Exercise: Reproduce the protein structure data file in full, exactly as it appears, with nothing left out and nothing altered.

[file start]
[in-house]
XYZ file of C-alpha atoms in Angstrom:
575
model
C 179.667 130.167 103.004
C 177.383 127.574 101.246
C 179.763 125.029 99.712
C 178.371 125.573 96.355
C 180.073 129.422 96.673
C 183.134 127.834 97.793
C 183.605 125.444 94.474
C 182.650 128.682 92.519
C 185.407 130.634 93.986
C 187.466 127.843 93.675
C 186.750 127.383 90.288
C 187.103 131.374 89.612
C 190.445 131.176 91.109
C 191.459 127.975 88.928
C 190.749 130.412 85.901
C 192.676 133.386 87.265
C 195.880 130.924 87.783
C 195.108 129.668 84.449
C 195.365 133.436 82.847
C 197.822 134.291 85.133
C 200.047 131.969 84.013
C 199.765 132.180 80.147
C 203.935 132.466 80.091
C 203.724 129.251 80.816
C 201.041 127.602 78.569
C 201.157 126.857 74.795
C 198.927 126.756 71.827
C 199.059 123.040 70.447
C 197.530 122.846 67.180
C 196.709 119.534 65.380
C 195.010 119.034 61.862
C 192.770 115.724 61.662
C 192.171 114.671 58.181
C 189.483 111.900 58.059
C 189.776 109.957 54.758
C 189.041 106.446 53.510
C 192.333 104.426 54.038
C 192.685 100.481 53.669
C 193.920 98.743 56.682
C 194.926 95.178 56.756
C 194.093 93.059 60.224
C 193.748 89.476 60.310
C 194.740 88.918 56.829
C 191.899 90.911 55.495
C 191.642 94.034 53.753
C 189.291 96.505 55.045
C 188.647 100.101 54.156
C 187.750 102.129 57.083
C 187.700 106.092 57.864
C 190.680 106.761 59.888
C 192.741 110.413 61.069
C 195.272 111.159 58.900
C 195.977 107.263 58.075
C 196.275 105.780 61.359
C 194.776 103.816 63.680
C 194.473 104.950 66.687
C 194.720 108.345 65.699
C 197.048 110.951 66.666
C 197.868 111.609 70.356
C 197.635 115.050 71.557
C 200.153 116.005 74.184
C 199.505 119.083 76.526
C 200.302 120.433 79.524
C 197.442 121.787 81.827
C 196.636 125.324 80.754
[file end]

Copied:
[in-house]
XYZ file of C-alpha atoms in Angstrom:
575
model
C 179.667 130.167 103.004
C 177.383 127.574 101.246
C 179.763 125.029 99.712
C 178.371 125.573 96.355
C 180.073 129.422 96.673
C 183.134 127.834 97.793
C 183.605 125.444 94.474
C 182.650 128.682 92.519
C 185.407 130.634 93.986
C 187.466 127.843 93.675
C 186.750 127.383 90.288
C 187.103 131.374 89.612
C 190.445 131.176 91.109
C 191.459 127.975 88.928
C 190.749 130.412 85.901
C 192.676 133.386 87.265
C 195.880 130.924 87.783
C 195.108 129.668 84.449
C 195.365 133.436 82.847
C 197.822 134.291 85.133
C 200.047 131.969 84.013
C 199.765 132.180 80.147
C 203.935 132.466 80.091
C 203.724 129.251 80.816
C 201.041 127.602 78.569
C 201.157 126.857 74.795
C 198.927 126.756 71.827
C 199.059 123.040 70.447
C 197.530 122.846 67.180
C 196.709 119.534 65.380
C 195.010 119.034 61.862
C 192.770 115.724 61.662
C 192.171 114.671 58.181
C 189.483 111.900 58.059
C 189.776 109.957 54.758
C 189.041 106.446 53.510
C 192.333 104.426 54.038
C 192.685 100.481 53.669
C 193.920 98.743 56.682
C 194.926 95.178 56.756
C 194.093 93.059 60.224
C 193.748 89.476 60.310
C 194.740 88.918 56.829
C 191.899 90.911 55.495
C 191.642 94.034 53.753
C 189.291 96.505 55.045
C 188.647 100.101 54.156
C 187.750 102.129 57.083
C 187.700 106.092 57.864
C 190.680 106.761 59.888
C 192.741 110.413 61.069
C 195.272 111.159 58.900
C 195.977 107.263 58.075
C 196.275 105.780 61.359
C 194.776 103.816 63.680
C 194.473 104.950 66.687
C 194.720 108.345 65.699
C 197.048 110.951 66.666
C 197.868 111.609 70.356
C 197.635 115.050 71.557
C 200.153 116.005 74.184
C 199.505 119.083 76.526
C 200.302 120.433 79.524
C 197.442 121.787 81.827
C 196.636 125.324 80.754